updated 11/12/2010 11:28:43 AM ET 2010-11-12T16:28:43

He missed the plane. Now thousands of annoyed Internet users says authorities missed the joke.

When Paul Chambers was arrested and fined for posting a jocular message to micro-blogging site Twitter in which he threatened to blow up northern England's Robin Hood Airport if it didn't reopen in time for his flight, it caused a minor stir.

Now that a court has turned down his appeal, the Internet has come alive with outrage, with thousands of online fans posting comic threats to the regional airport out of solidarity.

Rights groups warn that the so-called "Twitter Joke Trial" had set an ugly precedent for free speech online.

Police and prosecutors "seem to have completely ignored the notion of context, which is a very dangerous thing," said Padraig Reidy of the London-based Index on Censorship. "If he genuinely intended to blow up the airport he wouldn't have tweeted it. It's obviously a joke."

Chambers' lawyer, David Allen Green, said his client's case should never have gone to court.

According to accounts carried on Green's blog and in the British media, the 27-year-old was alarmed when heavy snow closed Robin Hood Airport, which he was due to fly out of in order to see a friend he'd met online.

In a profane message posted to dozens of followers on Jan. 6, he stated: "Robin Hood Airport is closed. You've got a week and a bit to get (it) together, otherwise I'm blowing the airport sky high!!"

The tweet might've faded into the obscurity of Internet had it not been discovered by an airport duty manager browsing the Internet five days later. The manager forwarded the offending tweet on to his station manager, and — even though the threat was deemed "non-credible" — it was passed on to police.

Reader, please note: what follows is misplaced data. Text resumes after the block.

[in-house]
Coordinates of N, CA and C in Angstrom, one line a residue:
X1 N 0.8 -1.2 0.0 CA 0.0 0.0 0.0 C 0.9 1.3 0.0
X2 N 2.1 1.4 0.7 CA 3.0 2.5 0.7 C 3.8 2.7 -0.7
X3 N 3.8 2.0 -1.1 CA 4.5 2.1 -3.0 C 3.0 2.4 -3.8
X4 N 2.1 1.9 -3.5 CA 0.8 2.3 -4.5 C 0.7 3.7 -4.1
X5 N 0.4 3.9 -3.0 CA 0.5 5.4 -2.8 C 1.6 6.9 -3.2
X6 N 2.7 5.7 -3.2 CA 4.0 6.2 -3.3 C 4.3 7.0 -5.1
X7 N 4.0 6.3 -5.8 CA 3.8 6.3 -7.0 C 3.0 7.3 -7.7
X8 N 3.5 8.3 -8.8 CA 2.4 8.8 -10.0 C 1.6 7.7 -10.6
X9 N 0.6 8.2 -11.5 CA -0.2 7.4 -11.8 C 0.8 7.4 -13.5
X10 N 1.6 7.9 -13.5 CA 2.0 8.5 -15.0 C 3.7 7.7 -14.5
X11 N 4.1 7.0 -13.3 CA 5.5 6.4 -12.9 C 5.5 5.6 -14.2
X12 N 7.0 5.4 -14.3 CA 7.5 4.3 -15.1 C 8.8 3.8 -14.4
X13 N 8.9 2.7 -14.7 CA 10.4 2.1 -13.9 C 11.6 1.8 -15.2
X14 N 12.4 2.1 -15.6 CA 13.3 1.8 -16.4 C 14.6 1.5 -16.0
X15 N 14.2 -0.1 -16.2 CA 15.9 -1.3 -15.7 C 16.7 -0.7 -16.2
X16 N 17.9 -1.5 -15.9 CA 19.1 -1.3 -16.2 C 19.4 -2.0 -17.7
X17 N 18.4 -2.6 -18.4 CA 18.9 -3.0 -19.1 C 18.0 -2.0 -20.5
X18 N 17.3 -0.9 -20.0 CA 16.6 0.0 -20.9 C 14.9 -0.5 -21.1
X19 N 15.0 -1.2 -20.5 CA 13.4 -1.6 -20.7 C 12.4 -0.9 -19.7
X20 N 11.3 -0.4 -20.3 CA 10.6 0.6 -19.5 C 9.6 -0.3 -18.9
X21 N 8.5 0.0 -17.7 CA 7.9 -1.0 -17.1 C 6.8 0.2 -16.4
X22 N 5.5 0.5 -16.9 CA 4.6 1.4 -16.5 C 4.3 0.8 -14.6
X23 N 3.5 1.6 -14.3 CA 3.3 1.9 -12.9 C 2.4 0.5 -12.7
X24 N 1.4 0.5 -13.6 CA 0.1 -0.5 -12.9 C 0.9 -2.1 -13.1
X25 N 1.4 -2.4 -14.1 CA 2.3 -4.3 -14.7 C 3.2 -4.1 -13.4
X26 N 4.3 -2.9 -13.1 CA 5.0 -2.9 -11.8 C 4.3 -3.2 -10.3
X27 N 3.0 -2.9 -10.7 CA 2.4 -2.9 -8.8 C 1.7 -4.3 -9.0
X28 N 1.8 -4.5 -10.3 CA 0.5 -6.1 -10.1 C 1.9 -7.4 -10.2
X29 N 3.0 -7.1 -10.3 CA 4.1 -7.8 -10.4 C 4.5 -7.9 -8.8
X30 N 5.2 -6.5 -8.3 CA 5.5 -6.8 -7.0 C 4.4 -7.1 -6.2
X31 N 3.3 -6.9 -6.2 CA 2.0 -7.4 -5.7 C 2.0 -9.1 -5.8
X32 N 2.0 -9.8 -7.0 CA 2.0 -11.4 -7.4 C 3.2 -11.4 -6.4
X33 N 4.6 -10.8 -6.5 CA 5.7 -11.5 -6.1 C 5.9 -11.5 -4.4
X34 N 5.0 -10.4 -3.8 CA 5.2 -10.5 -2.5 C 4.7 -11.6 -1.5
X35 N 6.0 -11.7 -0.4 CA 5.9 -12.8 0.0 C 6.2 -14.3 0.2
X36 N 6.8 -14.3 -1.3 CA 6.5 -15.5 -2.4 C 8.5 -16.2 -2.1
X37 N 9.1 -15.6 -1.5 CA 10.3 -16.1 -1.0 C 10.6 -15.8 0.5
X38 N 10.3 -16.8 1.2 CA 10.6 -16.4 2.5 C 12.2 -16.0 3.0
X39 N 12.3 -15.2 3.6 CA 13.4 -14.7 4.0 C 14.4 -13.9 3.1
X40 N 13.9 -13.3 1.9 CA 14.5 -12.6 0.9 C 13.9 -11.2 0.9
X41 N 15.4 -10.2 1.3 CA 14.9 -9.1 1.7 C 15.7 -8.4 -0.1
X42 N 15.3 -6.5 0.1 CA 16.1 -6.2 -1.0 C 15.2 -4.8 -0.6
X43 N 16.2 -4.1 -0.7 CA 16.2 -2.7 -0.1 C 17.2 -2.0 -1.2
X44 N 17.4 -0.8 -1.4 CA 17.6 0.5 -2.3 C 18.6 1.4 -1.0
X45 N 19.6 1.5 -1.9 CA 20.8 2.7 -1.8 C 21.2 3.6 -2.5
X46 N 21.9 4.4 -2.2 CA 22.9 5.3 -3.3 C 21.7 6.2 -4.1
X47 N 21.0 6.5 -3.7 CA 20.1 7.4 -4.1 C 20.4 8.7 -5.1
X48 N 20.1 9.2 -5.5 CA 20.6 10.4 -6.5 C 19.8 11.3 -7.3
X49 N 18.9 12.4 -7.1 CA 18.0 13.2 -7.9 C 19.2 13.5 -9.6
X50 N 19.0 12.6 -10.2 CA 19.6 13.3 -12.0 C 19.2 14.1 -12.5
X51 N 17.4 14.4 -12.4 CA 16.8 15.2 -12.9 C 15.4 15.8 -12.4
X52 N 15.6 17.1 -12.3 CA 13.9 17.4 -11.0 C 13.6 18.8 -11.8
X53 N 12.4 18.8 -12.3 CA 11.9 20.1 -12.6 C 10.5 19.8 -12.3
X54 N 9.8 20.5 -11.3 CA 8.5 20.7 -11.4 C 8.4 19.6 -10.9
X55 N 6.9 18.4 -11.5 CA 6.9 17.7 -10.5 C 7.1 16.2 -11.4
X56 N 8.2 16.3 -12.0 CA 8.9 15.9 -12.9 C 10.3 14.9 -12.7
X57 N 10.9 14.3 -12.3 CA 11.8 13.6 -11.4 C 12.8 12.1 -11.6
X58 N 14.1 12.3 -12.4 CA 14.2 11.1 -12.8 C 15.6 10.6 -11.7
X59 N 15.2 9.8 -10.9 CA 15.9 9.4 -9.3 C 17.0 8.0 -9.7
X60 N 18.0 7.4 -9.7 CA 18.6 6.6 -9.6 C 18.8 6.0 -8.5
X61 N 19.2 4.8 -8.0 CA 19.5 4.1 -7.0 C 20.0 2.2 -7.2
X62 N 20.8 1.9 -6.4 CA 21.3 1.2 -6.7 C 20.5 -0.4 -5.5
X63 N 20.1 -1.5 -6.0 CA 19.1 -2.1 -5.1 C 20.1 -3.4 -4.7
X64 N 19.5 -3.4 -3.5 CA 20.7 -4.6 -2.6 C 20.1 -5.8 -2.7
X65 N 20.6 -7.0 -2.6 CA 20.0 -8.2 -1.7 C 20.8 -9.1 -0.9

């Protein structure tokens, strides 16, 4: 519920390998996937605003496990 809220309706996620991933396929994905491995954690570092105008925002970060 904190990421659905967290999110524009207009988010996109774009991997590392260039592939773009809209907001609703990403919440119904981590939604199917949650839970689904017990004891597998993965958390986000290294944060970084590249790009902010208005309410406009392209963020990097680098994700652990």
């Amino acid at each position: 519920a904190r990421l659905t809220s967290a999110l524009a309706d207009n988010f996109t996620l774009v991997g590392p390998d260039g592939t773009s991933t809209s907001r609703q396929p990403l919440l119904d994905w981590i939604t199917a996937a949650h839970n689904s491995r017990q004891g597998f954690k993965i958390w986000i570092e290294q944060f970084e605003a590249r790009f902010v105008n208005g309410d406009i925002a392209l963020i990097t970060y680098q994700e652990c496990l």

On Jan. 13, a week after Chambers' intemperate post, he was arrested and questioned. Chambers' case file notes that "there is no evidence at this stage that this is anything other than a foolish comment posted on Twitter as a joke for only his close friends to see," but he was charged and convicted in any case.

His appeal was rejected Thursday, to the outrage of Internet users all over the world. Thousands flooded the Internet to repeat Chambers' now-infamous message, many adding the tag: "IAmSpartacus" — a reference to the Stanley Kubrick's 1960 epic "Spartacus," in which the titular hero's fellow rebels all assume his identity in a gesture of solidarity.

South Yorkshire Police, which was responsible for Chambers' original arrest, refused to say whether it was taking moves to arrest the thousands of people now threatening to blow up the airport.

In an e-mail statement, the force seemed eager to put the whole episode behind it, saying that, from its point of view, "the matter is closed."

Green said his client, who has since lost his job, is still considering his legal options.



David Allen Green's blog:

Index on Censorship:

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